I know I’m late to the party on this particular series. I tend to be that way on a number of popular series. I didn’t start reading the Harry Potter books until around the time the fifth installment hit shelves and I have a habit of waiting until something is complete until I dive in. That’s the case with Eragon, as the final installment hit shelves last year and at the urging of a few people in my immediate circle whose opinions I trust wholeheartedly, I decided to give it a read. Hey, it’s only been ten years since the first book came out. Considering how long it took me to get onto the Song of Ice and Fire train I would say that’s a quick turnaround for me.
I can’t say how impressed I am with the book without bringing up the fact that Paolini was a teenager when he wrote it. I don’t want to quantify the excellence of the writing by mentioning his age at all because this is better written than many similar books by writers with twice his life experience and schooling. There is a flair here that can’t really be taught. The narrative is very evocative of Paolini’s influences without directly stealing anything, no matter how hard some people want to push the “Star Wars with Dragons” comparison. There are literary tropes and schemes that far predate anything George Lucas did present here and let’s not forget he basically cobbled together a bunch of Kurosawa films with a Flash Gordon backdrop himself.
While there are some pitfalls that Paolini falls into I cannot help but be amazed at how enthralled with the book I found myself. He has a very strong sense of description and the world-building on display is phenomenal. Books like these give me more hope for the future of literature than I could ever hope for. There is a youthful love for telling a story here that comes through in every word. Paolini is truly a gifted writer in that regard and I’m sure that he has many great books in him.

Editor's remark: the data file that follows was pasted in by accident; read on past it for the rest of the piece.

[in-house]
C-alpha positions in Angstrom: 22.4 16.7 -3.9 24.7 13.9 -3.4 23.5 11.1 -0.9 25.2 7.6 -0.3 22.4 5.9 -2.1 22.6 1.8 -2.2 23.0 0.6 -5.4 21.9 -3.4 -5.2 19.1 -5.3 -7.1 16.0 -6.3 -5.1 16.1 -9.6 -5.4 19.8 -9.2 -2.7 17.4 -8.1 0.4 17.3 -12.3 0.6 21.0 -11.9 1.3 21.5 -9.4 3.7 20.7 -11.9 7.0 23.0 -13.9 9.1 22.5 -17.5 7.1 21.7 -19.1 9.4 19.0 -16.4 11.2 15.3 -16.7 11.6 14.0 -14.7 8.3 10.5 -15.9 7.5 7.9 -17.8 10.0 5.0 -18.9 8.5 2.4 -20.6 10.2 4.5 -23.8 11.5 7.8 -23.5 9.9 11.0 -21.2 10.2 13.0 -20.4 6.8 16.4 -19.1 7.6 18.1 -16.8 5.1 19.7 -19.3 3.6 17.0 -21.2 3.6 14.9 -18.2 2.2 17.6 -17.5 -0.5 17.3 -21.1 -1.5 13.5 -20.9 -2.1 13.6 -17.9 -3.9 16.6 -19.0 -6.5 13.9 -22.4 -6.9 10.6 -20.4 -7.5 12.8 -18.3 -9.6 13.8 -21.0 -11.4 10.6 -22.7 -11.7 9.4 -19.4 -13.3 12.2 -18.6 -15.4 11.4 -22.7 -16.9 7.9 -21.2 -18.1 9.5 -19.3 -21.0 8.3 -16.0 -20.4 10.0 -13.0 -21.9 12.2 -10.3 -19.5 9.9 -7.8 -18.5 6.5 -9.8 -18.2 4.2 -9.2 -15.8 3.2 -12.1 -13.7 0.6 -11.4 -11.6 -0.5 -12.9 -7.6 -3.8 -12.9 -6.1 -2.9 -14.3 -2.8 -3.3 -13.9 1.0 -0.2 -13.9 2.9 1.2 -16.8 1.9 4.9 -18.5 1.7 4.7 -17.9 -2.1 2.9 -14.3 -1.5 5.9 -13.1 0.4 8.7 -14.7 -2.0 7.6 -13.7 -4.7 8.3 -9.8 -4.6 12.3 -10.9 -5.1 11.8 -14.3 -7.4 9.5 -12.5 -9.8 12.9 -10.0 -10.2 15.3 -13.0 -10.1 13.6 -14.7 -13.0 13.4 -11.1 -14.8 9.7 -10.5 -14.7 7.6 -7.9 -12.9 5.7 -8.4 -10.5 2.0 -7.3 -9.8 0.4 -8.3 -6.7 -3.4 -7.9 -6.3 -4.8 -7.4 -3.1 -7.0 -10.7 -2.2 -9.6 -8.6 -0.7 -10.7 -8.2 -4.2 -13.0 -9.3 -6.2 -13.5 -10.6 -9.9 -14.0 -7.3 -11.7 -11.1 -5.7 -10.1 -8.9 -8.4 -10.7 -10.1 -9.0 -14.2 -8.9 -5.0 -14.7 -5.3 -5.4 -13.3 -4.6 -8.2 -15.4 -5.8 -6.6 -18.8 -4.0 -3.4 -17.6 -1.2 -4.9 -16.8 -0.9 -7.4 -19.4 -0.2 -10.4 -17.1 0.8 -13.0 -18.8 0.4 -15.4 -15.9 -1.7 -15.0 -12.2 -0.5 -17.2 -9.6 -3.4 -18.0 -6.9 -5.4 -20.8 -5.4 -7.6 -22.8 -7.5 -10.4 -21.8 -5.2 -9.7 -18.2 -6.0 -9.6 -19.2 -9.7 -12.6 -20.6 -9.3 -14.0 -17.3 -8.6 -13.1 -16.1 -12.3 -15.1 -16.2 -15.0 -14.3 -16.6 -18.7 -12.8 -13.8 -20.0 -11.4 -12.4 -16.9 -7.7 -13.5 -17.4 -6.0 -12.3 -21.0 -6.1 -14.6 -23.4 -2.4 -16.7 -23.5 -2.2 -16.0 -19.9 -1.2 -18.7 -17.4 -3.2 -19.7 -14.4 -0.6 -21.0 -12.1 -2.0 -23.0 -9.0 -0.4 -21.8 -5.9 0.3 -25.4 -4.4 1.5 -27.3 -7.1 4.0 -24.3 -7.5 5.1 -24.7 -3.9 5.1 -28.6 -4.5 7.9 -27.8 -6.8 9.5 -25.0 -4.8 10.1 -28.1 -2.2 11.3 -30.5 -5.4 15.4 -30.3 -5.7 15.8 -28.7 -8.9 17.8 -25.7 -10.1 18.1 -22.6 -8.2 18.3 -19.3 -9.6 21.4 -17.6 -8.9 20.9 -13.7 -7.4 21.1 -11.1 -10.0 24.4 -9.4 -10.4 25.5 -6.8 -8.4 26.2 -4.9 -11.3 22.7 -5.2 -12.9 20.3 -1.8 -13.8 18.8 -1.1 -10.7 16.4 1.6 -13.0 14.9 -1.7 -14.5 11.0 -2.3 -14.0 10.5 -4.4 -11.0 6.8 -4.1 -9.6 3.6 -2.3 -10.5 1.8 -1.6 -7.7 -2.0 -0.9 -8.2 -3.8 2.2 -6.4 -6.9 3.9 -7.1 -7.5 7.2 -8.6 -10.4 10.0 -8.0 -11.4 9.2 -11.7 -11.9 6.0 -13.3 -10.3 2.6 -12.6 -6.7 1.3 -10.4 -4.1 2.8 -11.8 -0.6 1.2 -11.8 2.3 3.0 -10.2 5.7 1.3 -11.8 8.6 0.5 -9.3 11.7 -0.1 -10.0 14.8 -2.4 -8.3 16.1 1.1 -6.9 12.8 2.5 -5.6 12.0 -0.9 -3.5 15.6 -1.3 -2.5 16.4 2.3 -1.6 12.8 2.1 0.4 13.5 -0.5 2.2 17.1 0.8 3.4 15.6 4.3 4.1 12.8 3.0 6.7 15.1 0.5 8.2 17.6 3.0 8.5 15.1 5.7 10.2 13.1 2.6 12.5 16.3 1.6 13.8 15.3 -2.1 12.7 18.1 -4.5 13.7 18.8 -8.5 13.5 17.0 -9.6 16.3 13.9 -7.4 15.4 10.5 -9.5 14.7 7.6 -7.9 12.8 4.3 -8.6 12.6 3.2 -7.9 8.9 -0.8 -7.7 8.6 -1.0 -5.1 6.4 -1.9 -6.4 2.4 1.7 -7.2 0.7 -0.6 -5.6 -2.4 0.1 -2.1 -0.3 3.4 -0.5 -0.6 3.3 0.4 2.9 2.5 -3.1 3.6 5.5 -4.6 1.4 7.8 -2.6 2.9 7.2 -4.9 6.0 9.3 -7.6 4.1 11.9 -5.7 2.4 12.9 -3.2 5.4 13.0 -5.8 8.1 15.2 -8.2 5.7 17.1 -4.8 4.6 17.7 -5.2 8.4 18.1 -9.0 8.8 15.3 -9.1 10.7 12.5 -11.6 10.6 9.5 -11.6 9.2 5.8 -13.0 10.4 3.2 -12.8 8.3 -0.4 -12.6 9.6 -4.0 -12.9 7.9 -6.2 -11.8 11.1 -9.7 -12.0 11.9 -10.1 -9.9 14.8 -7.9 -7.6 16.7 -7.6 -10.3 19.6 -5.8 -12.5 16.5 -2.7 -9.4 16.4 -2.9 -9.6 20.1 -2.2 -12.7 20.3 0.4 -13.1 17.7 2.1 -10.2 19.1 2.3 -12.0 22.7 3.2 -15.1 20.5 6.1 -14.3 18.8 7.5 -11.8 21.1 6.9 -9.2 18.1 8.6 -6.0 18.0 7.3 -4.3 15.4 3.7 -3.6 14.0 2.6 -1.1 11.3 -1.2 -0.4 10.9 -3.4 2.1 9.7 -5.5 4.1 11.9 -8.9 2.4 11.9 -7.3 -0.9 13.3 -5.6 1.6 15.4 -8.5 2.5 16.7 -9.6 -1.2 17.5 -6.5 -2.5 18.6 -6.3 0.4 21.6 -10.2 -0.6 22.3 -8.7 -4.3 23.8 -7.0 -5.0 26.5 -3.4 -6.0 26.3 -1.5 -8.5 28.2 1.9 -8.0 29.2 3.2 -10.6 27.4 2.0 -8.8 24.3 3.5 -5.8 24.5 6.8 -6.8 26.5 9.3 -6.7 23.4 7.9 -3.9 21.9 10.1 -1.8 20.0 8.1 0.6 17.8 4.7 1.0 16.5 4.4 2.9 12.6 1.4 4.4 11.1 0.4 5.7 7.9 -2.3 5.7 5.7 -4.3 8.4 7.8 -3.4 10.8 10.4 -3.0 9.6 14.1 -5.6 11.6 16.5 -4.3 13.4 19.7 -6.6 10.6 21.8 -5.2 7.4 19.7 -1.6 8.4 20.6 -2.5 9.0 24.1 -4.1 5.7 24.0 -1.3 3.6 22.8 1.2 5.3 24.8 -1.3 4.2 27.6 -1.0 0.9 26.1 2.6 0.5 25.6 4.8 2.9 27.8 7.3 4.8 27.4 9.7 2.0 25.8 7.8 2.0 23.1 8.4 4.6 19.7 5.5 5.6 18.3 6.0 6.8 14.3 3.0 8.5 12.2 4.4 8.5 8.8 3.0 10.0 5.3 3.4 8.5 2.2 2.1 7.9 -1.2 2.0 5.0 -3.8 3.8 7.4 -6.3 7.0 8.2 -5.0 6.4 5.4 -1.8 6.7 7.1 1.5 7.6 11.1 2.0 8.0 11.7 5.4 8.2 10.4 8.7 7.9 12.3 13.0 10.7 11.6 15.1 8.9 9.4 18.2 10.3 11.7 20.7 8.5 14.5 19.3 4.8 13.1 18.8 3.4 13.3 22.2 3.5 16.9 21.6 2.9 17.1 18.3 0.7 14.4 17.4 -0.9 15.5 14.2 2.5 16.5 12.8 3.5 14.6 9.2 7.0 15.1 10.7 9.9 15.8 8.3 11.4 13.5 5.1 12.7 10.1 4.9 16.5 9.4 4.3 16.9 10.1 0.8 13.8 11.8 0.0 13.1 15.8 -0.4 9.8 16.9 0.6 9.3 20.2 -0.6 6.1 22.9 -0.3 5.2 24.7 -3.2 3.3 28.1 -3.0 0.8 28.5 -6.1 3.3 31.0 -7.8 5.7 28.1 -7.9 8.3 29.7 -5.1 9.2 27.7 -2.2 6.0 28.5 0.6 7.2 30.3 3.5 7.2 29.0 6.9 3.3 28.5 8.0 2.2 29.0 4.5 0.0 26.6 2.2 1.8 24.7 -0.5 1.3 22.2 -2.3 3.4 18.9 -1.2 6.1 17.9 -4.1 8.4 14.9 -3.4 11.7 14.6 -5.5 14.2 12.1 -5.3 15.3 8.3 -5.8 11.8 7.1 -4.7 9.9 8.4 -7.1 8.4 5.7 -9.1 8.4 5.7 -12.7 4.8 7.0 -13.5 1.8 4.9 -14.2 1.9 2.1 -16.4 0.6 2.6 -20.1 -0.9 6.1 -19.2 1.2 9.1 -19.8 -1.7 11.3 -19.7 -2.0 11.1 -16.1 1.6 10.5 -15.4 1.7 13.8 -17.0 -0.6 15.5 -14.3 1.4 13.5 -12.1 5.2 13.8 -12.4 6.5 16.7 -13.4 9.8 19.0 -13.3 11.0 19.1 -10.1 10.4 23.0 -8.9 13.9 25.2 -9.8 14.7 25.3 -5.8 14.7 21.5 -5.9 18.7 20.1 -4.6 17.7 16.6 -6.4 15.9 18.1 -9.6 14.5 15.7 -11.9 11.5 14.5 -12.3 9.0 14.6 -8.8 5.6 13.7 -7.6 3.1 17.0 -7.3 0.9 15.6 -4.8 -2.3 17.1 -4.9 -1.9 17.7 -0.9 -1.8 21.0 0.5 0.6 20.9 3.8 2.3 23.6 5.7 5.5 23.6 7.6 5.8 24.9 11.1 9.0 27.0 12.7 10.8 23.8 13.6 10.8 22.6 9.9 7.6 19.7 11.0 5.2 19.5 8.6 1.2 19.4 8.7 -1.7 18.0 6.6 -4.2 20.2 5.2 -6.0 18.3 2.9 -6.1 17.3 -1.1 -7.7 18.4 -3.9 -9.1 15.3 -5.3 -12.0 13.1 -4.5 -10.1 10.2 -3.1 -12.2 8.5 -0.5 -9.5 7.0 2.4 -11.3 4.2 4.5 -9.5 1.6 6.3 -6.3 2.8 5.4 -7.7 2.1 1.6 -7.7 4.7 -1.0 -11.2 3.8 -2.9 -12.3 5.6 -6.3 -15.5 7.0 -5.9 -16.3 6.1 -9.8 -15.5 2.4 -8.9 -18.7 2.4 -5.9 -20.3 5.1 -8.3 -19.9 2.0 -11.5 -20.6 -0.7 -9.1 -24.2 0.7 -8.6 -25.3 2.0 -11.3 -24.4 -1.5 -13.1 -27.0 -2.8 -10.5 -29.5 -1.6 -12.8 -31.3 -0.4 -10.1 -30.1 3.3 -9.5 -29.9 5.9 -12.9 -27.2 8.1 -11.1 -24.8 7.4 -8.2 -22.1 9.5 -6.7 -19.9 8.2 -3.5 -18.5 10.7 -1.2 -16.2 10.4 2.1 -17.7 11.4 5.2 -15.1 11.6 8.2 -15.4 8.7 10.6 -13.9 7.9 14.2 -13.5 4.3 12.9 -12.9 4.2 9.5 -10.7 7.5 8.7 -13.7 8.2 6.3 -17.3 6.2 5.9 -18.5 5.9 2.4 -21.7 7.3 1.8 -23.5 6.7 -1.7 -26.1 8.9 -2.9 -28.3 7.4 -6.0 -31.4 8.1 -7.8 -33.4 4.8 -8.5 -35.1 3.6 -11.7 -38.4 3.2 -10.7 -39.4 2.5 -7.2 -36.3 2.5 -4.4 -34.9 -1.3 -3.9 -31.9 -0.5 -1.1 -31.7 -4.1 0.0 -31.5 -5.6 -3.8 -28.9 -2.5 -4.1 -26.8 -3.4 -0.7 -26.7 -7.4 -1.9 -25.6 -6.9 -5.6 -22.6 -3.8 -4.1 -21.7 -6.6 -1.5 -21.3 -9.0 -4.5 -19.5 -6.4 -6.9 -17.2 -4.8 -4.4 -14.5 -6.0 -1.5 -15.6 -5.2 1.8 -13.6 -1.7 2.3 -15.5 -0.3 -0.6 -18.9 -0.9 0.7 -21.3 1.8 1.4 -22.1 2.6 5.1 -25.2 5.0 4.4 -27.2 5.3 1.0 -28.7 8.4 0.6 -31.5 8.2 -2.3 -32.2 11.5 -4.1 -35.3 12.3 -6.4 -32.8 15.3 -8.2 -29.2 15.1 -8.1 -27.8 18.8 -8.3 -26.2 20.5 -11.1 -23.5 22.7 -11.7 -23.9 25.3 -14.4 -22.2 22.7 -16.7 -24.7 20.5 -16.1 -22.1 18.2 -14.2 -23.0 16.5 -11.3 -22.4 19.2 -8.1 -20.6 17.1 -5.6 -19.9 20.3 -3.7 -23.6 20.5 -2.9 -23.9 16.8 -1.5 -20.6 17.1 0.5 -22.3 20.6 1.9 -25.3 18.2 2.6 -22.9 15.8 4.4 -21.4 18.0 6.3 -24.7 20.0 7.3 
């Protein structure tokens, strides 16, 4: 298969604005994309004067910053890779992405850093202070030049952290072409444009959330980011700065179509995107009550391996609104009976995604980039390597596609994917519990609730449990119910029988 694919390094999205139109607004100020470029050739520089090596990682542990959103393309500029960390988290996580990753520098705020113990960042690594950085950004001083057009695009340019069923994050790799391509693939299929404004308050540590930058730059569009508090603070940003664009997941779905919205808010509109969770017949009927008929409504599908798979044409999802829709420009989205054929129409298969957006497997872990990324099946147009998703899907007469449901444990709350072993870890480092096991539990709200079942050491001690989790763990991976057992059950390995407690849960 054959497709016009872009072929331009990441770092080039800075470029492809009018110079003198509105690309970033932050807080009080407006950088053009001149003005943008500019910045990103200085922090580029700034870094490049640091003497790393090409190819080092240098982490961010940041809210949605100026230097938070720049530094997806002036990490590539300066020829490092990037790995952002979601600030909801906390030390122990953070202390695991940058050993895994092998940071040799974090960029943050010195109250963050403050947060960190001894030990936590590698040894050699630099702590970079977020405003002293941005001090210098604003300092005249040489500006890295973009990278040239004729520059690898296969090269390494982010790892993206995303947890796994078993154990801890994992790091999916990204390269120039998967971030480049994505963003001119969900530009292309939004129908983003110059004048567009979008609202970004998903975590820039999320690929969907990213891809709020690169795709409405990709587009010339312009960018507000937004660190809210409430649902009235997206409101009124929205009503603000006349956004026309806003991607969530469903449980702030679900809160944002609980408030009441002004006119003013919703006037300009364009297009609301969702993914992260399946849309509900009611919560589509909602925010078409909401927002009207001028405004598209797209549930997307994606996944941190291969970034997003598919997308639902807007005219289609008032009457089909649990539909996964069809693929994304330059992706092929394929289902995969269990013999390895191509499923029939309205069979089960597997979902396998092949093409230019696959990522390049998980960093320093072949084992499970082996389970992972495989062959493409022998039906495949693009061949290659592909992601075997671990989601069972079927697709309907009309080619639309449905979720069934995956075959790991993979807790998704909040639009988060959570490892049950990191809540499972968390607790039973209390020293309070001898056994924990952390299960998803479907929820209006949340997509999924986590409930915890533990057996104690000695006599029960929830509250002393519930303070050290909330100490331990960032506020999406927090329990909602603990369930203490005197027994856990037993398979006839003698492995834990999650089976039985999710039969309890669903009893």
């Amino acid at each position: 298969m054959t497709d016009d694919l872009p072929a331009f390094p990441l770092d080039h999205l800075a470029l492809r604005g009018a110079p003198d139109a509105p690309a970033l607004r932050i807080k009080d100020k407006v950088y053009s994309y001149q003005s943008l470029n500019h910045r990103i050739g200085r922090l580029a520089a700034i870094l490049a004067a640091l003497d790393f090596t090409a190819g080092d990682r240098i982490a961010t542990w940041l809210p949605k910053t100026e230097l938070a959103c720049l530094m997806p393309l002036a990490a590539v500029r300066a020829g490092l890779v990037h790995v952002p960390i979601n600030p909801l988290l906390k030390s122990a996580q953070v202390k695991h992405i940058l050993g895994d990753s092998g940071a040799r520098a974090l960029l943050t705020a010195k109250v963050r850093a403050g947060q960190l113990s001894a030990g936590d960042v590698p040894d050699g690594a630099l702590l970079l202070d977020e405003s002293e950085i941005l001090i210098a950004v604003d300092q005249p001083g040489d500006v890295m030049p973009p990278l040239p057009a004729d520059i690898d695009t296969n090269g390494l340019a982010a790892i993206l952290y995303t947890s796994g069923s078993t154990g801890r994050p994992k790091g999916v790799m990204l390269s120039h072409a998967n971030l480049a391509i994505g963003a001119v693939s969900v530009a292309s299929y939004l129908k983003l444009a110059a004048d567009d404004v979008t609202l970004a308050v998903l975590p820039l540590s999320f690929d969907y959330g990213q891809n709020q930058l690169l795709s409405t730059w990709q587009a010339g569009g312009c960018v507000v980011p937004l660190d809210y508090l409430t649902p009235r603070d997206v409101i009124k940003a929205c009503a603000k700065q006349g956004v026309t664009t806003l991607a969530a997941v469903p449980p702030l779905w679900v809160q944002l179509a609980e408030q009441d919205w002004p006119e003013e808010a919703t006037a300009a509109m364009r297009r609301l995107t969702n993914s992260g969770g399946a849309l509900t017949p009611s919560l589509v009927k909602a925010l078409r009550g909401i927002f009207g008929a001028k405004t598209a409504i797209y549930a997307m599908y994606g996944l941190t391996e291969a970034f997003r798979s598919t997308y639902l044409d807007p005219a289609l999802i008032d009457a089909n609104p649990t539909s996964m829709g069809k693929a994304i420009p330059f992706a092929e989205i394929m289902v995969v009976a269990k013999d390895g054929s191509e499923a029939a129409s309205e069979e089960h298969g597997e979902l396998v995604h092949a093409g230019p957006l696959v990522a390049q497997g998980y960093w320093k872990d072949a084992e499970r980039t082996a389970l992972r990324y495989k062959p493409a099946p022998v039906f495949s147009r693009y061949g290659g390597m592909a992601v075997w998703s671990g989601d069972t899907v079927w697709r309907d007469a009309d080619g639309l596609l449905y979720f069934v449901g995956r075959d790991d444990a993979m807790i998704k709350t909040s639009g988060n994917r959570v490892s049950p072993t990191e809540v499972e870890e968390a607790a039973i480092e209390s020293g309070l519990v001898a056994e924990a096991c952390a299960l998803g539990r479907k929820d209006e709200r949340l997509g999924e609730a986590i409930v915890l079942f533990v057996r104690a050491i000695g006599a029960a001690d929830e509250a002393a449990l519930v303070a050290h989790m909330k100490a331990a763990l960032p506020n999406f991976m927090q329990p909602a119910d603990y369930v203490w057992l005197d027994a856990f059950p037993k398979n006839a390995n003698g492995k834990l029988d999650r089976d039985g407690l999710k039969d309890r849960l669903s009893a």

It is a good sign when a book makes me shift my own perspectives on writing. I carry a bit of a resentment toward high fantasy literature. My tastes always fell closer to the Robert E. Howard/George R.R. Martin camp of the dirt and grime element of fantasy. Dragons and elves and the Tolkien camp, while admittedly masterful in their execution, didn’t engage me nearly as much as their more grounded counterparts. Paolini creates a world that makes those elements that normally take me out of the story and instead makes them pop. I think it is because of his youth that he was able to do that. When I published my first “fantasy” novel I was twenty-four. Paolini was fifteen when Eragon was published. There is a distinct difference in worldview and the fact that he was able to bring me around is no small feat.
I’ve already picked up the rest of the series. I don’t think there’s any better compliment to a writer than a show of faith and Paolini has earned mine.